Agribusiness Weekly Update: Drought drives corn higher and pressures packers

by The City Wire staff ([email protected]) 92 views 

U.S. beef packer margins averaged $77 per head last week, but had fallen to $60 by Tuesday (July 3), according to Hedgers Edge. Cattle prices have weakened as drought has forced cattle movement into feed lots earlier than normal. Feeder steers averaged $160 per hundredweight Tuesday. At the other end of the market, boxed beef values have held up rather well the past month moving through the seasonally large beef production period of the year, according to Derrell Peel, specialist at Oklahoma State University.

Hogs & Pork
Fresh pork processing margins ran in the red by roughly $6 per head last week, losses had widened to $15 by Tuesday (July 3), according to Hedgers Edge. U.S. quarterly inventory of all hogs and pigs on June 1, was 65.8 million head, up 1% from year ago. Cash hogs closed Tuesday at $62 per hundredweight. The deferred contracts fell to $96.87 for July and $94.87 for August, pressured by pre-holiday profit taking. Worsening packer margins added to pressure on the nearby contracts, according to Arkansas Farm Bureau.

Chicken processors continue to post positive margins thanks in part to production averaging 4% below a year ago. Commercial hatcheries in the 19 state weekly program set 195 million eggs in incubators last week. This was down 2% from the eggs set a year earlier. Average hatchability for chicks hatched during the week was 85%. Broiler growers placed 168 million chicks for meat production last week. Placements were down slightly from the a year earlier, according to USDA.

Table Eggs
South central egg prices ended last week at 71 cents a dozen for medium, $1 for large and $1.08 for extra large, falling slightly from the prior week. Shell egg demand in retail and food service is light to moderate. Current supplies are light on jumbo and extra large eggs, according to the July 2, USDA report.
Cash corn prices finished the week $6.82 per bushel, up from $6.81 a year ago. Arkansas Farm Bureau said corn continued to rally on weather concerns and fear of what could happen to yield. A big portion of the crop is in pollination and high temperatures tend to reduce yield. Yesterday’s crop progress report peeled 8% off the good to excellent category. The crop rating for this time of year is the lowest since the major drought year of 1988. December futures made a new high Tuesday and could be headed to $7 or higher, according to Arkansas Farm Bureau.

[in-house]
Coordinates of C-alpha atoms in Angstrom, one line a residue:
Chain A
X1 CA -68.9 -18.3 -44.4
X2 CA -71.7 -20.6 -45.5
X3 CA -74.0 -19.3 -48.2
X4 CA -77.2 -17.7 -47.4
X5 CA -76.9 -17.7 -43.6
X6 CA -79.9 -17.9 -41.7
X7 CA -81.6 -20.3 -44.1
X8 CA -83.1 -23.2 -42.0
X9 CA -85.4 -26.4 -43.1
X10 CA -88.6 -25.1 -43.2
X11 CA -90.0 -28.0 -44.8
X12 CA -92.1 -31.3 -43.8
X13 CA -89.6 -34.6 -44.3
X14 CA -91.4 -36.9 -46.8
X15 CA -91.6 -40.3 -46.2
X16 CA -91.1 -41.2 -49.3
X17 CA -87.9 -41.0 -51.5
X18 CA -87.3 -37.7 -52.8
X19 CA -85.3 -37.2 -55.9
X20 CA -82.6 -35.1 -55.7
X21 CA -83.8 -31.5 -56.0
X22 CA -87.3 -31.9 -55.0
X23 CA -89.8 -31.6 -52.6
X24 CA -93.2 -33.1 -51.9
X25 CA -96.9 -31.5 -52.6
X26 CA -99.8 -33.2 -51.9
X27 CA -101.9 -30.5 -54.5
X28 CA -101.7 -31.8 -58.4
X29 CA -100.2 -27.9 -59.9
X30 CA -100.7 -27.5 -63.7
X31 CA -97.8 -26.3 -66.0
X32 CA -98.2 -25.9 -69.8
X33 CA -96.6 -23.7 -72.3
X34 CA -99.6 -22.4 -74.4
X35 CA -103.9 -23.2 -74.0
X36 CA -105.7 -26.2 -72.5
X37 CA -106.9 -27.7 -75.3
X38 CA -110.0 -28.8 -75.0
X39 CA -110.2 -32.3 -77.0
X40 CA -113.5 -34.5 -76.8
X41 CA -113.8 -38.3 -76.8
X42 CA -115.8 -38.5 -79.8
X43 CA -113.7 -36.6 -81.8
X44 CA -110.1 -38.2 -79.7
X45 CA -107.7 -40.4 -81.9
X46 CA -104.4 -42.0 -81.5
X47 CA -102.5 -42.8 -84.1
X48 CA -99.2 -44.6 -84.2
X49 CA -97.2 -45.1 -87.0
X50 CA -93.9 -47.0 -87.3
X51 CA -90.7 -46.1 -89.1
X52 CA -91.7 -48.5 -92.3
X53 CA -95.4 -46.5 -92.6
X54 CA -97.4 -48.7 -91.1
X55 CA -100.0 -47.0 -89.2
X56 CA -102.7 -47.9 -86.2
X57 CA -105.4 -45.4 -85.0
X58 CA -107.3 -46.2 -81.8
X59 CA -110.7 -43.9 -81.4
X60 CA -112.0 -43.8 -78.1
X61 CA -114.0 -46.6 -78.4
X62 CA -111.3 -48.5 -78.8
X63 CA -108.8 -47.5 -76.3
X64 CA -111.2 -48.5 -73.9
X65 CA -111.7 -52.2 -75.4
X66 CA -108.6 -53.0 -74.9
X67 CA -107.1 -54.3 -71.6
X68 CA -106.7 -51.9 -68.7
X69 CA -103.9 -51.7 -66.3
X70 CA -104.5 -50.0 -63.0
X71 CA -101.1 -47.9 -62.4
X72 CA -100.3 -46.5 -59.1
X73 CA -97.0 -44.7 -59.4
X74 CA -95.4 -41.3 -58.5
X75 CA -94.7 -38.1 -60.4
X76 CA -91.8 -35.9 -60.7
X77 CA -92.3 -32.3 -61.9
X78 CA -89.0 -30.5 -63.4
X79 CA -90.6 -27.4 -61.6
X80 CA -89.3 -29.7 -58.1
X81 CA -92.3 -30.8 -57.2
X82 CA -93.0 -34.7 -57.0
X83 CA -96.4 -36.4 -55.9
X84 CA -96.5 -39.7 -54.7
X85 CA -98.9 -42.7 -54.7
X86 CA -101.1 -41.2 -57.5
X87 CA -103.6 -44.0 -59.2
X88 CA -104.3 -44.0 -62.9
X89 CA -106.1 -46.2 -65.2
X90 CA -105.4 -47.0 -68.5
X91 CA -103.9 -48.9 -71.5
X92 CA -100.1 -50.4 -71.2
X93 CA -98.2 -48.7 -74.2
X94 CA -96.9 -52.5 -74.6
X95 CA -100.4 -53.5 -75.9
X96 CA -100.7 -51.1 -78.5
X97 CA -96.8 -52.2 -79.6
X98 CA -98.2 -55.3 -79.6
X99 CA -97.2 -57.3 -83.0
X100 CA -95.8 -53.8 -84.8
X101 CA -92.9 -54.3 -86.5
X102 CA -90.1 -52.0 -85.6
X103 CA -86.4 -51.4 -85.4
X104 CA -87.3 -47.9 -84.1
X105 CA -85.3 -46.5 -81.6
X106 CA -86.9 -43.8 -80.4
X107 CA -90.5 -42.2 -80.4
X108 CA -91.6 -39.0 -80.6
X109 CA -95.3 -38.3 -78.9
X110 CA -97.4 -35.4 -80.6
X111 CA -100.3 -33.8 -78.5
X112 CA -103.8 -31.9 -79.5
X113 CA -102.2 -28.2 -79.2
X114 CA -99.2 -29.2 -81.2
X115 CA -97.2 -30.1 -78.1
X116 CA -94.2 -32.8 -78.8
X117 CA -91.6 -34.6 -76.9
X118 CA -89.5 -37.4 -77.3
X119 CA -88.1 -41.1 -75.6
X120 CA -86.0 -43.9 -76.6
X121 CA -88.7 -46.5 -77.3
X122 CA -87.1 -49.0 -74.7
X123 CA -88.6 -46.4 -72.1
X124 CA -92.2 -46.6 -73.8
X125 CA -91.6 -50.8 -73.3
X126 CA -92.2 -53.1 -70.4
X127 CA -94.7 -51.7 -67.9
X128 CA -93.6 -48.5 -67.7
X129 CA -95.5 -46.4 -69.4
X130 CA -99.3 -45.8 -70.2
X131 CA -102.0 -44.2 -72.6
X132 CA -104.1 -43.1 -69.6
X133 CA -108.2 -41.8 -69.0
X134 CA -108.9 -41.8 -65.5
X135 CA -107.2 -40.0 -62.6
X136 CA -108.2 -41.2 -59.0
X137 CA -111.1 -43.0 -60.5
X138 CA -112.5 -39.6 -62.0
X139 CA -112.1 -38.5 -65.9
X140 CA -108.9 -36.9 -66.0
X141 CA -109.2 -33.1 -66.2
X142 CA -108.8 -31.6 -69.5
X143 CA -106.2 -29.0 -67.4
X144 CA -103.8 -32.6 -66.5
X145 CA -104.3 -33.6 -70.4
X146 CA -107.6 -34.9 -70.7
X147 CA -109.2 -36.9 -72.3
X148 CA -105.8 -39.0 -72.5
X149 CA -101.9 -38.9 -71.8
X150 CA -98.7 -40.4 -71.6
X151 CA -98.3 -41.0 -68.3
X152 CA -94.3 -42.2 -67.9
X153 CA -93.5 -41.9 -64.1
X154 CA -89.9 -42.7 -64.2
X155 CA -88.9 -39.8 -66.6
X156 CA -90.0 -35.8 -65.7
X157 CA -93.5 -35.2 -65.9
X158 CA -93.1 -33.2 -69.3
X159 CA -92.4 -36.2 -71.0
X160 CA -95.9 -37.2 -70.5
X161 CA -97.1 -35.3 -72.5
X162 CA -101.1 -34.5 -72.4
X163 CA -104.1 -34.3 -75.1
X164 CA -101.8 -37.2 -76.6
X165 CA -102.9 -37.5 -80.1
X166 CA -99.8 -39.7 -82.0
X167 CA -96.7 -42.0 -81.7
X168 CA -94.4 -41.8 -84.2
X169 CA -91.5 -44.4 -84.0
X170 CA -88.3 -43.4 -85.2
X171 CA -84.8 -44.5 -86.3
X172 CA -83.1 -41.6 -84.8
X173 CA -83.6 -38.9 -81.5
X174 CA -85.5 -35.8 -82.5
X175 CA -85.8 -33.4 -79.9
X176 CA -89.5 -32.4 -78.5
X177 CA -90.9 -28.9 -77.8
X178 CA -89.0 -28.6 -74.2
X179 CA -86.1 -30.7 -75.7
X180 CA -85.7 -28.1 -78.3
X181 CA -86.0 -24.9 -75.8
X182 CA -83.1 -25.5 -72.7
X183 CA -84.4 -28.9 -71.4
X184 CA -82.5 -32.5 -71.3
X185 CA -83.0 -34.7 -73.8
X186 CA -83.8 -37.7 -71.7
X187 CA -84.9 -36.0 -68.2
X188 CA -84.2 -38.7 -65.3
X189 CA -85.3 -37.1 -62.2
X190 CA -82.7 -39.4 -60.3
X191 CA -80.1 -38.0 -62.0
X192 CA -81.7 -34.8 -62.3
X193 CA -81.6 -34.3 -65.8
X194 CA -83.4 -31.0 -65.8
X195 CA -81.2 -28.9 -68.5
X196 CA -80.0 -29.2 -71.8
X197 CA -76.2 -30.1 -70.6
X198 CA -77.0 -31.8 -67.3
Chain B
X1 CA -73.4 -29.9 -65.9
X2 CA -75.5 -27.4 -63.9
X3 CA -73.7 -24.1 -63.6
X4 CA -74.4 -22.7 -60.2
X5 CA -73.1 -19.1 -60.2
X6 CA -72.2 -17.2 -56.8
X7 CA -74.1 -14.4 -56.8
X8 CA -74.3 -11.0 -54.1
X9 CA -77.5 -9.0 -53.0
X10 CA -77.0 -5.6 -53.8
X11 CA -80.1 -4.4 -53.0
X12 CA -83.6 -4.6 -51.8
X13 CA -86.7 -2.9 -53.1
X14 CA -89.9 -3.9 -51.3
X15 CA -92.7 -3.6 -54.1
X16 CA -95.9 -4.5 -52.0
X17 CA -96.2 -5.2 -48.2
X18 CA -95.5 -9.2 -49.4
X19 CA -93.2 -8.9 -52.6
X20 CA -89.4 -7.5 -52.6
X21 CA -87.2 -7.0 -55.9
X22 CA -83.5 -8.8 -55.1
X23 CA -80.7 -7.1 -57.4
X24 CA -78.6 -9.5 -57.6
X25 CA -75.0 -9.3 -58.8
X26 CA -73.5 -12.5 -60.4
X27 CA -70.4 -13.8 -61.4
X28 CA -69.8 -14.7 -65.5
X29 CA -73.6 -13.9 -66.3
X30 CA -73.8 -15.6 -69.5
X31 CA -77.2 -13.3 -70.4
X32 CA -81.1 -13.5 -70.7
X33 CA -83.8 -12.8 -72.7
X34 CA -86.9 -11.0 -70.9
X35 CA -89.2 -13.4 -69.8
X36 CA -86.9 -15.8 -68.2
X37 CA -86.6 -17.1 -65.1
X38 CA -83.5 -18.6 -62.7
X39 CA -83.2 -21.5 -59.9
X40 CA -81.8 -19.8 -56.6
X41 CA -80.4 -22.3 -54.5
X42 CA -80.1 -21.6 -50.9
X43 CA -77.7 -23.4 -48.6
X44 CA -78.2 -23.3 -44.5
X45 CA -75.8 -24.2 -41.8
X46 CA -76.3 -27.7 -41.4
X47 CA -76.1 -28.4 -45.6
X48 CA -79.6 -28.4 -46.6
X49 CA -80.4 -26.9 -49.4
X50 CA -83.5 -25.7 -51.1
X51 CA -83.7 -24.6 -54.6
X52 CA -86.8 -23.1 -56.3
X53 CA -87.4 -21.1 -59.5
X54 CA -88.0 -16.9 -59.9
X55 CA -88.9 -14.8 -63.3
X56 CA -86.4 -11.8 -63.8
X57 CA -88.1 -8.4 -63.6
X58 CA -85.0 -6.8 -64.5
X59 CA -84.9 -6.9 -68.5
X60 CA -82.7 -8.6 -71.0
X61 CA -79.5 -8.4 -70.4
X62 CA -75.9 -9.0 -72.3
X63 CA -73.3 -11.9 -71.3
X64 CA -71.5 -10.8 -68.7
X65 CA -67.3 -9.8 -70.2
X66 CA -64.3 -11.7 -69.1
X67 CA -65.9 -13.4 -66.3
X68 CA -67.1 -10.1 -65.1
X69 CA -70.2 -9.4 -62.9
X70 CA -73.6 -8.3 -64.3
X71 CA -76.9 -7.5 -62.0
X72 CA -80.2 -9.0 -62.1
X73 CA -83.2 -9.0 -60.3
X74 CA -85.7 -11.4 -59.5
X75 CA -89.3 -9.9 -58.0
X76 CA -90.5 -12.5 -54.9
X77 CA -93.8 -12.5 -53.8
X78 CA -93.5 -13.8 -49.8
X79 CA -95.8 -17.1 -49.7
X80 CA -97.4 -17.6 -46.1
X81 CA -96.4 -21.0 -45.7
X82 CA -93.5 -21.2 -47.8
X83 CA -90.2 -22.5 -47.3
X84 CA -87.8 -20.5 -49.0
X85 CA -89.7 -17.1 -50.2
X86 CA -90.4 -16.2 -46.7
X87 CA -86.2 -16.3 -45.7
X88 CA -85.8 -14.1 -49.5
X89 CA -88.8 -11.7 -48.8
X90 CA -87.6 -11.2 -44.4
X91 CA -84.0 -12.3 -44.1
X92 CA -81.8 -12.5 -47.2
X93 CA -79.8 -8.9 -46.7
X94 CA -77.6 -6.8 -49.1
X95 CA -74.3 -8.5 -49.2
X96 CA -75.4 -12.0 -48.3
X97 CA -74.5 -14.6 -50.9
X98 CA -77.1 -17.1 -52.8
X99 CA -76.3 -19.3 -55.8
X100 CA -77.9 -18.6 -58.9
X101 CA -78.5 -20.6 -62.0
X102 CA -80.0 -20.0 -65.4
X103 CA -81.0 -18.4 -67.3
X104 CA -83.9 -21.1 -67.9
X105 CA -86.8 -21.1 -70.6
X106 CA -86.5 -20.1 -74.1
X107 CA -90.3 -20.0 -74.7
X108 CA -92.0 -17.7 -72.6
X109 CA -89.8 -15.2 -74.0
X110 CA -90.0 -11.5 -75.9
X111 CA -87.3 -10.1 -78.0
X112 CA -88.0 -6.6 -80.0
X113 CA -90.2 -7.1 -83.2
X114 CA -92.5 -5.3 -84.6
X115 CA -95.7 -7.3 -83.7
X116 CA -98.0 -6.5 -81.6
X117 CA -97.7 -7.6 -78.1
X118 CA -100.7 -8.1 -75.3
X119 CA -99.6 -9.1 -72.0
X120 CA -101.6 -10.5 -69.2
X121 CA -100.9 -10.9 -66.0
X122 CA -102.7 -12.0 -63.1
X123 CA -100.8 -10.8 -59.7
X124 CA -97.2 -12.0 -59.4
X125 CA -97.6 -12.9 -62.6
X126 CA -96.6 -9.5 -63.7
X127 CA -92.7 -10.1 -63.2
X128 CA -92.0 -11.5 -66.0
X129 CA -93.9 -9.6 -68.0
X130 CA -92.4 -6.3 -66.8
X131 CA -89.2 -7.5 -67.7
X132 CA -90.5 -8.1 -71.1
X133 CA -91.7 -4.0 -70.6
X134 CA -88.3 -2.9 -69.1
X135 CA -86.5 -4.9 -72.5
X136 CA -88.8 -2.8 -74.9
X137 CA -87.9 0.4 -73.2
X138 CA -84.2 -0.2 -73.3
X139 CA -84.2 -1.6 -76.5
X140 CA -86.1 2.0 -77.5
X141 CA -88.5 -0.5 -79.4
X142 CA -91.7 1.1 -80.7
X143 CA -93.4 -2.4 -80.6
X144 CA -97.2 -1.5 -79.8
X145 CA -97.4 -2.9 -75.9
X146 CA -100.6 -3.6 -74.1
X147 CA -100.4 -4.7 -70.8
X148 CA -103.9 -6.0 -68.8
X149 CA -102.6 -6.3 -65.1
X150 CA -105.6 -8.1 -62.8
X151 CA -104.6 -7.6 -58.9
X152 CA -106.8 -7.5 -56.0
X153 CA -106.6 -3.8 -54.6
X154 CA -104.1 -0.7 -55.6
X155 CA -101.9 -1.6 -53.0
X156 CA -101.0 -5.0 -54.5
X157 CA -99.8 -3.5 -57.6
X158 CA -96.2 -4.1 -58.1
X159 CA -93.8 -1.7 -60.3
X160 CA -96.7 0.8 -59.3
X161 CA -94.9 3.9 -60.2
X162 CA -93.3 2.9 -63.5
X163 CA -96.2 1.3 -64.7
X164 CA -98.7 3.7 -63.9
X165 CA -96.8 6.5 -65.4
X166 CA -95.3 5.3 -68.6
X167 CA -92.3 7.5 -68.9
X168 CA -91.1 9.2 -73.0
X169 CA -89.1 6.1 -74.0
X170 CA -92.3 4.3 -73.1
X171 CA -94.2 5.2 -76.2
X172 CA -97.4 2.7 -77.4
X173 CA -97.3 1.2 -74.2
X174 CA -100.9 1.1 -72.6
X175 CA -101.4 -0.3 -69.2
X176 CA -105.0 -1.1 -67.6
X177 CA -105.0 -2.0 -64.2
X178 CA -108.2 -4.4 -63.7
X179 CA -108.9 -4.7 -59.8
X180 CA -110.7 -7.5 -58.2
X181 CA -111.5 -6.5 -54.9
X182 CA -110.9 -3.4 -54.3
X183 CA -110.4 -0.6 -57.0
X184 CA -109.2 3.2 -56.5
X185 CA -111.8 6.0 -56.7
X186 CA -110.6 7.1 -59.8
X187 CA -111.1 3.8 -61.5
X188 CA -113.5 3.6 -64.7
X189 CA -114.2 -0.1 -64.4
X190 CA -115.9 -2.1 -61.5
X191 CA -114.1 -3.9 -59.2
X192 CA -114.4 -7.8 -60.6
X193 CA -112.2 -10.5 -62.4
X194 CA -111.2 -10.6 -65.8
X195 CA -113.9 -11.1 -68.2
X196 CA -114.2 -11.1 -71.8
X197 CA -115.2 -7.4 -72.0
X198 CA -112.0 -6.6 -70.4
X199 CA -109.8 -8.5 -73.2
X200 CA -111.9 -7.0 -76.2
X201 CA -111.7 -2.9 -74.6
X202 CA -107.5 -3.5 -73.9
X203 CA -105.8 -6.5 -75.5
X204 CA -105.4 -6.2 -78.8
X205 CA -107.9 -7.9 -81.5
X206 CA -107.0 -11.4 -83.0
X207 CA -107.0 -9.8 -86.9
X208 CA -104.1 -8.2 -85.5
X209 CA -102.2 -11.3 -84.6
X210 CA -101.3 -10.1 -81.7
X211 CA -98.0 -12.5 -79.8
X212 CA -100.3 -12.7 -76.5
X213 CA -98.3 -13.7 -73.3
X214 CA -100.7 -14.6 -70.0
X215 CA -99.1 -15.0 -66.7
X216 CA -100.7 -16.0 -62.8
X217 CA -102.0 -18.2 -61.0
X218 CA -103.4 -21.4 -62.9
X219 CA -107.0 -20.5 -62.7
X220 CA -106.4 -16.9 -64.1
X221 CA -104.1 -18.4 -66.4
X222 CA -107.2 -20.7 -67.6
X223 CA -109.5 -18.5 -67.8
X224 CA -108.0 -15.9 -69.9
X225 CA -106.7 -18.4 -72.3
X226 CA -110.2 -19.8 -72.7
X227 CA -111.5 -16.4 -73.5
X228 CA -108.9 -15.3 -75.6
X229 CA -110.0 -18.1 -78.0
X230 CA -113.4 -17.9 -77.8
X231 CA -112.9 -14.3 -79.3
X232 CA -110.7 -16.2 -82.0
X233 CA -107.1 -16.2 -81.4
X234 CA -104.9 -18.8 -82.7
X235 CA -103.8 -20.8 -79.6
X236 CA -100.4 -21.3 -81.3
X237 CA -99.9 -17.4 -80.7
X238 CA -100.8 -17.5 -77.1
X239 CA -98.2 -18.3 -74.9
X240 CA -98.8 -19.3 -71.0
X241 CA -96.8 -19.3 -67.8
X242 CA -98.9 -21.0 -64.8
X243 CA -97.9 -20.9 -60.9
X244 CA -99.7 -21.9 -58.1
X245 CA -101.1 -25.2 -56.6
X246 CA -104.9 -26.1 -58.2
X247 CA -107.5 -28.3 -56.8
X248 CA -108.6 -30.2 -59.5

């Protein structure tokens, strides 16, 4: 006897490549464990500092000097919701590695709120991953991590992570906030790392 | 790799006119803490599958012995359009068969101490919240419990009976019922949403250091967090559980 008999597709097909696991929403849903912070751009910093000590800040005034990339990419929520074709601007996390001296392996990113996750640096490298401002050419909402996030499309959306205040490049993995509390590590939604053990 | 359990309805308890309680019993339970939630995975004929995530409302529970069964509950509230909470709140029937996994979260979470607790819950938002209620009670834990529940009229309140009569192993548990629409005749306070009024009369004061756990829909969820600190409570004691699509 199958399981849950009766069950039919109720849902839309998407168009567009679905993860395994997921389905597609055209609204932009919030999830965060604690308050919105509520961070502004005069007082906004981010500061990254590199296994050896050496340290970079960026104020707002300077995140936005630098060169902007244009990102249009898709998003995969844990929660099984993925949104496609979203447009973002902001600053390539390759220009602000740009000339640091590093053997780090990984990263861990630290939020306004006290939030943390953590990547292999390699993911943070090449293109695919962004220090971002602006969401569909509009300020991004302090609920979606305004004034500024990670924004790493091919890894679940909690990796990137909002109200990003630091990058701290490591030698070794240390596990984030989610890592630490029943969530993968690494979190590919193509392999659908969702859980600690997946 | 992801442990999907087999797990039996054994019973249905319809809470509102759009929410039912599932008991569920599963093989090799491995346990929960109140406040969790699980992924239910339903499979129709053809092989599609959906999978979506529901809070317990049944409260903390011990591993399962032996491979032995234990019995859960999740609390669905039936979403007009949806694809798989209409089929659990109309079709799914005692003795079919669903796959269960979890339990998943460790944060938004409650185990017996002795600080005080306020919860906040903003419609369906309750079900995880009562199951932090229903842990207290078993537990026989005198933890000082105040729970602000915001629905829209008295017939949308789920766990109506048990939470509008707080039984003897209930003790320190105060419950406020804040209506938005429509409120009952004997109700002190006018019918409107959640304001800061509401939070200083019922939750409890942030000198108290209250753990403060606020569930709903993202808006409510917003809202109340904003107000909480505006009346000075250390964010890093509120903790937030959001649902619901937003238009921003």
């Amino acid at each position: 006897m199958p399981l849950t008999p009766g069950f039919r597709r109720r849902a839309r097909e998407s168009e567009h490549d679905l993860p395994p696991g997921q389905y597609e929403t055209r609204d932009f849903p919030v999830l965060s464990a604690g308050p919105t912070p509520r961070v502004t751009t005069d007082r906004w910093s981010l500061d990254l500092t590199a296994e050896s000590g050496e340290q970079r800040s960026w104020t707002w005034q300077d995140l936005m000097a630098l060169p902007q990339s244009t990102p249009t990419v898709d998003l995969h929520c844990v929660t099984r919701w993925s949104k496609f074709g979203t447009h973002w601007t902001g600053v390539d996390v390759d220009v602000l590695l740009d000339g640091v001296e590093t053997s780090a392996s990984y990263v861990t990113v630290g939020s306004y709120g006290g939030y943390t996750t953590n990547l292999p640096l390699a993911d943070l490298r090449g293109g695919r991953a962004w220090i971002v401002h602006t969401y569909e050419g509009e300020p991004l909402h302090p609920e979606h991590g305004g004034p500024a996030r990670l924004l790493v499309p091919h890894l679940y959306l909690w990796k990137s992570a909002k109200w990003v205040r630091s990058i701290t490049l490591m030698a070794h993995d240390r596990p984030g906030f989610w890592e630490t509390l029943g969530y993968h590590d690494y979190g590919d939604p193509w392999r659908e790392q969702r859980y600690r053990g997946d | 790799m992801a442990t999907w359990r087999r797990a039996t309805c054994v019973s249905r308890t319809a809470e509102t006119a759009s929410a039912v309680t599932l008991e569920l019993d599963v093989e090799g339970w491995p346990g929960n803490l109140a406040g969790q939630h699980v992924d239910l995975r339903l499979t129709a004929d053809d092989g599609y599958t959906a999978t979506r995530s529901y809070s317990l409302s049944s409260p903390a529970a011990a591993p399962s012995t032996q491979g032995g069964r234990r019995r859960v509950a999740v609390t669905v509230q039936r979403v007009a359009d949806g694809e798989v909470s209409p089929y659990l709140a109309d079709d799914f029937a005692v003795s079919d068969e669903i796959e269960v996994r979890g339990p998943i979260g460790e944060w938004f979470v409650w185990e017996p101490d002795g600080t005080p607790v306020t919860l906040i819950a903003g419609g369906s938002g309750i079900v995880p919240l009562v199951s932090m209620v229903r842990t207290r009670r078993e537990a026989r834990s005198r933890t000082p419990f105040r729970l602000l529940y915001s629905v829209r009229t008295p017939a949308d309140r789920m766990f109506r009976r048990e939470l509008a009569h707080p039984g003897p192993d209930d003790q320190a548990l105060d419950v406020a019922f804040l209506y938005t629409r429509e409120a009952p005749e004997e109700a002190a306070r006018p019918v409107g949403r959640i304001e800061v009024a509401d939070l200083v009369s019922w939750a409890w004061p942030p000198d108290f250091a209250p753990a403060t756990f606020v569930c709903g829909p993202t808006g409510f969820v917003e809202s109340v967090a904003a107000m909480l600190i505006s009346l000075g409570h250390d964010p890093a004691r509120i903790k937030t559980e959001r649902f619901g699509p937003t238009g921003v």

Cash soybean prices closed Tuesday (July 3) at $14.89 per bushel, up from $13.76 a year ago. The July contract closed at $15.72 per bushel. August beans traded at $15.29. Soybeans closed sharply higher in a holiday shortened trading session. Strong outside market support coupled with continued concern about weather kept soybeans in a strong uptrend. November topped $14.75 and appears headed to $15 or higher. Yield estimates are declining with several around the 40 bushel level which would give U.S. crop of 3 billion bushels or so. A big purchase by unknowns suggest price will have to go higher to ration a tight supply, according to Arkansas Farm Bureau.   

Nonfat dry milk powder production in May was 195 million pounds, up 31.4% from year ago.. Skim milk powders totaled 13.3 million pounds, down 62.7% from the prior year. In May butter production totaled 163 million pounds, 4.8% above May 2011 but 3.8% below April 2012. Total cheese output (excluding cottage cheese) was 916 million pounds, 0.4% above May 2011 and 1.4% above April 2012, according to the USDA report on July 3.
Cash ethanol prices traded at a $2.08 per gallon last week, down from $2.65 per gallon a year ago, according to USDA.  Ethanol was priced at a $1.28 per gallon discount to gasoline.